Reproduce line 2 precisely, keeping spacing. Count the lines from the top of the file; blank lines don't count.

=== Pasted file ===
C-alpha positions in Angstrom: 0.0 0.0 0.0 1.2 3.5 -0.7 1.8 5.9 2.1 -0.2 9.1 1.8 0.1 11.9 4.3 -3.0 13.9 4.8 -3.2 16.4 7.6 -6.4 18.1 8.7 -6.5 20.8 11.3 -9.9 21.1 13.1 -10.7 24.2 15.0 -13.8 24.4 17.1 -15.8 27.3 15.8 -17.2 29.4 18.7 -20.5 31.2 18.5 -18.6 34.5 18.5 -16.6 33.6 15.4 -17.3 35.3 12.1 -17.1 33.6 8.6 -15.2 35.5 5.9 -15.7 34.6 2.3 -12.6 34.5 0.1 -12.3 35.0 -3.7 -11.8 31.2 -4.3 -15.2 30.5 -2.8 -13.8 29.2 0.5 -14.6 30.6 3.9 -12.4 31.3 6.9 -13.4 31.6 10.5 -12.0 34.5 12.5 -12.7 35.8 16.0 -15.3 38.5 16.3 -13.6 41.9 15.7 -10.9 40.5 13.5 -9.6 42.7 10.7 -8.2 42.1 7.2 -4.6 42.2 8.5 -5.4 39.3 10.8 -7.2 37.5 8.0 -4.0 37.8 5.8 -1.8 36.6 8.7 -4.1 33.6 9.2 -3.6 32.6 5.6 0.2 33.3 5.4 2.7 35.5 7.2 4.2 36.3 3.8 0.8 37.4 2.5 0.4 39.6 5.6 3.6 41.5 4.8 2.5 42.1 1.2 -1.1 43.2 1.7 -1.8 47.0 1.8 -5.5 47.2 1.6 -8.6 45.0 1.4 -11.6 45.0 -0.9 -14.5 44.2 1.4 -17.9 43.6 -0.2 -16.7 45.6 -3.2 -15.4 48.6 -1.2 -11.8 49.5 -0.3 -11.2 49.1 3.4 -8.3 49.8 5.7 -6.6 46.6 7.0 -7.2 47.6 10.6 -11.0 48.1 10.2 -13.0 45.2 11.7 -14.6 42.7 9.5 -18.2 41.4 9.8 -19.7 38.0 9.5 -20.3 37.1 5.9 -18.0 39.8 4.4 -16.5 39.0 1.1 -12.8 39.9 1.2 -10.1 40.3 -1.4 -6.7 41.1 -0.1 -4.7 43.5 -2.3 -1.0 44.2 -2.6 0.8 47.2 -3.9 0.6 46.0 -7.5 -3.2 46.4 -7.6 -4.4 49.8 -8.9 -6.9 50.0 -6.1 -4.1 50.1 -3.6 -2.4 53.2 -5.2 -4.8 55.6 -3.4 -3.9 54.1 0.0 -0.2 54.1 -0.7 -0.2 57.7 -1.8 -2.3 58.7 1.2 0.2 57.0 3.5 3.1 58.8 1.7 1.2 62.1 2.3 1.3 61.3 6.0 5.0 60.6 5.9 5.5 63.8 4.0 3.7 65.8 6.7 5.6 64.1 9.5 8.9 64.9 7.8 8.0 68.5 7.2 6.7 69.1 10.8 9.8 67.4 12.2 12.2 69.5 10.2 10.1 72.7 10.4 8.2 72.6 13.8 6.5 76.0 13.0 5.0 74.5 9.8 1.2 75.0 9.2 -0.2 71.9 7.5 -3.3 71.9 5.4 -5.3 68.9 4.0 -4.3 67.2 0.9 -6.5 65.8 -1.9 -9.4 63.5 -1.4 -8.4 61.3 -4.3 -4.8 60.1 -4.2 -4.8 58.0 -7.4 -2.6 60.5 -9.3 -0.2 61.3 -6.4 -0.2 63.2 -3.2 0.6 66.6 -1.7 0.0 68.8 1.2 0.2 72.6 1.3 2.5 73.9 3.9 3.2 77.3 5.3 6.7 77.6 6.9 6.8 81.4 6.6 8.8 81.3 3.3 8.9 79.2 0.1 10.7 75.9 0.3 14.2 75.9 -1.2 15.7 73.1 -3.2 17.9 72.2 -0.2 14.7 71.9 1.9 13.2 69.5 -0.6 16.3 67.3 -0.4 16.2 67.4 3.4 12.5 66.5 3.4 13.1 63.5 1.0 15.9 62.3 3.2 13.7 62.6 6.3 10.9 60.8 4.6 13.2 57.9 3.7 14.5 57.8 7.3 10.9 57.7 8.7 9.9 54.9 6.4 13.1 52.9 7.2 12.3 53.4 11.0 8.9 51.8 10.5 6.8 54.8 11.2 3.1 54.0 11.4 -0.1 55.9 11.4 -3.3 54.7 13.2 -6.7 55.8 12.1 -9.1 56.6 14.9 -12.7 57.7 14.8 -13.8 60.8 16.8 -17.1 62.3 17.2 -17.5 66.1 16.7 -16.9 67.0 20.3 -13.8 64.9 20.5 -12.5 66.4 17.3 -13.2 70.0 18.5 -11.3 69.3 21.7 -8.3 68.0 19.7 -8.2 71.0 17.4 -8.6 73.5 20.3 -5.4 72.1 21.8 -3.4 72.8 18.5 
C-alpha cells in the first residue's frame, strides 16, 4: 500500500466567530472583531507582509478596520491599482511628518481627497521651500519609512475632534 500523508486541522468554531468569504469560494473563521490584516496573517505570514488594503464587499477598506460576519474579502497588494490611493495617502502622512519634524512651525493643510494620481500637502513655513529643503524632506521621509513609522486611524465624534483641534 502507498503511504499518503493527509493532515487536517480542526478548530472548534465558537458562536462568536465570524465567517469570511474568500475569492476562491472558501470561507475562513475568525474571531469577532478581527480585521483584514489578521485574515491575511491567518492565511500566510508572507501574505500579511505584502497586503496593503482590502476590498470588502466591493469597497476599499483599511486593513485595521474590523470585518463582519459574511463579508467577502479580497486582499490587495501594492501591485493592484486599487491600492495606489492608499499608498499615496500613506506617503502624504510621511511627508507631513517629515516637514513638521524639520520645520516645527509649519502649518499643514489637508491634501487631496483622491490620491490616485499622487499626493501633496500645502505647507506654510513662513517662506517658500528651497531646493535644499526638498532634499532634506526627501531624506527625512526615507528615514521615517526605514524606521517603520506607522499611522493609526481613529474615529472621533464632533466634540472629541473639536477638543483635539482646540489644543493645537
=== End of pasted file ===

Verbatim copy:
C-alpha cells in the first residue's frame, strides 16, 4: 500500500466567530472583531507582509478596520491599482511628518481627497521651500519609512475632534 500523508486541522468554531468569504469560494473563521490584516496573517505570514488594503464587499477598506460576519474579502497588494490611493495617502502622512519634524512651525493643510494620481500637502513655513529643503524632506521621509513609522486611524465624534483641534 502507498503511504499518503493527509493532515487536517480542526478548530472548534465558537458562536462568536465570524465567517469570511474568500475569492476562491472558501470561507475562513475568525474571531469577532478581527480585521483584514489578521485574515491575511491567518492565511500566510508572507501574505500579511505584502497586503496593503482590502476590498470588502466591493469597497476599499483599511486593513485595521474590523470585518463582519459574511463579508467577502479580497486582499490587495501594492501591485493592484486599487491600492495606489492608499499608498499615496500613506506617503502624504510621511511627508507631513517629515516637514513638521524639520520645520516645527509649519502649518499643514489637508491634501487631496483622491490620491490616485499622487499626493501633496500645502505647507506654510513662513517662506517658500528651497531646493535644499526638498532634499532634506526627501531624506527625512526615507528615514521615517526605514524606521517603520506607522499611522493609526481613529474615529472621533464632533466634540472629541473639536477638543483635539482646540489644543493645537